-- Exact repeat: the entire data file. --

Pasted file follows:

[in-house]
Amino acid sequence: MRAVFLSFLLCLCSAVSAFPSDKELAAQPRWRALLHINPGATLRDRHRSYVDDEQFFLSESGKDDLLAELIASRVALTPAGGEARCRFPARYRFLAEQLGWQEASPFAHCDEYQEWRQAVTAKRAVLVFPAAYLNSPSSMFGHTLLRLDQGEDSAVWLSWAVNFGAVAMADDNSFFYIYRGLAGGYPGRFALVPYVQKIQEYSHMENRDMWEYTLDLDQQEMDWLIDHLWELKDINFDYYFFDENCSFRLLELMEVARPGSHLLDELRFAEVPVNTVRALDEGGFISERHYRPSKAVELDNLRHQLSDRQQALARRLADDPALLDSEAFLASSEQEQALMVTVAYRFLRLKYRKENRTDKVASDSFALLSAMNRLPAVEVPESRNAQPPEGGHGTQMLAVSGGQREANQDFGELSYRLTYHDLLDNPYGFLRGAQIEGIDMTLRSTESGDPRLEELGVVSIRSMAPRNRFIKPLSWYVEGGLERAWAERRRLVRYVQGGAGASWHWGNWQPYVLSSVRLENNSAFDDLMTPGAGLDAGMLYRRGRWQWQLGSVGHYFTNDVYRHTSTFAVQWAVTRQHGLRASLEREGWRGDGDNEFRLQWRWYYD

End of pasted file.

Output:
[in-house]
Amino acid sequence: MRAVFLSFLLCLCSAVSAFPSDKELAAQPRWRALLHINPGATLRDRHRSYVDDEQFFLSESGKDDLLAELIASRVALTPAGGEARCRFPARYRFLAEQLGWQEASPFAHCDEYQEWRQAVTAKRAVLVFPAAYLNSPSSMFGHTLLRLDQGEDSAVWLSWAVNFGAVAMADDNSFFYIYRGLAGGYPGRFALVPYVQKIQEYSHMENRDMWEYTLDLDQQEMDWLIDHLWELKDINFDYYFFDENCSFRLLELMEVARPGSHLLDELRFAEVPVNTVRALDEGGFISERHYRPSKAVELDNLRHQLSDRQQALARRLADDPALLDSEAFLASSEQEQALMVTVAYRFLRLKYRKENRTDKVASDSFALLSAMNRLPAVEVPESRNAQPPEGGHGTQMLAVSGGQREANQDFGELSYRLTYHDLLDNPYGFLRGAQIEGIDMTLRSTESGDPRLEELGVVSIRSMAPRNRFIKPLSWYVEGGLERAWAERRRLVRYVQGGAGASWHWGNWQPYVLSSVRLENNSAFDDLMTPGAGLDAGMLYRRGRWQWQLGSVGHYFTNDVYRHTSTFAVQWAVTRQHGLRASLEREGWRGDGDNEFRLQWRWYYD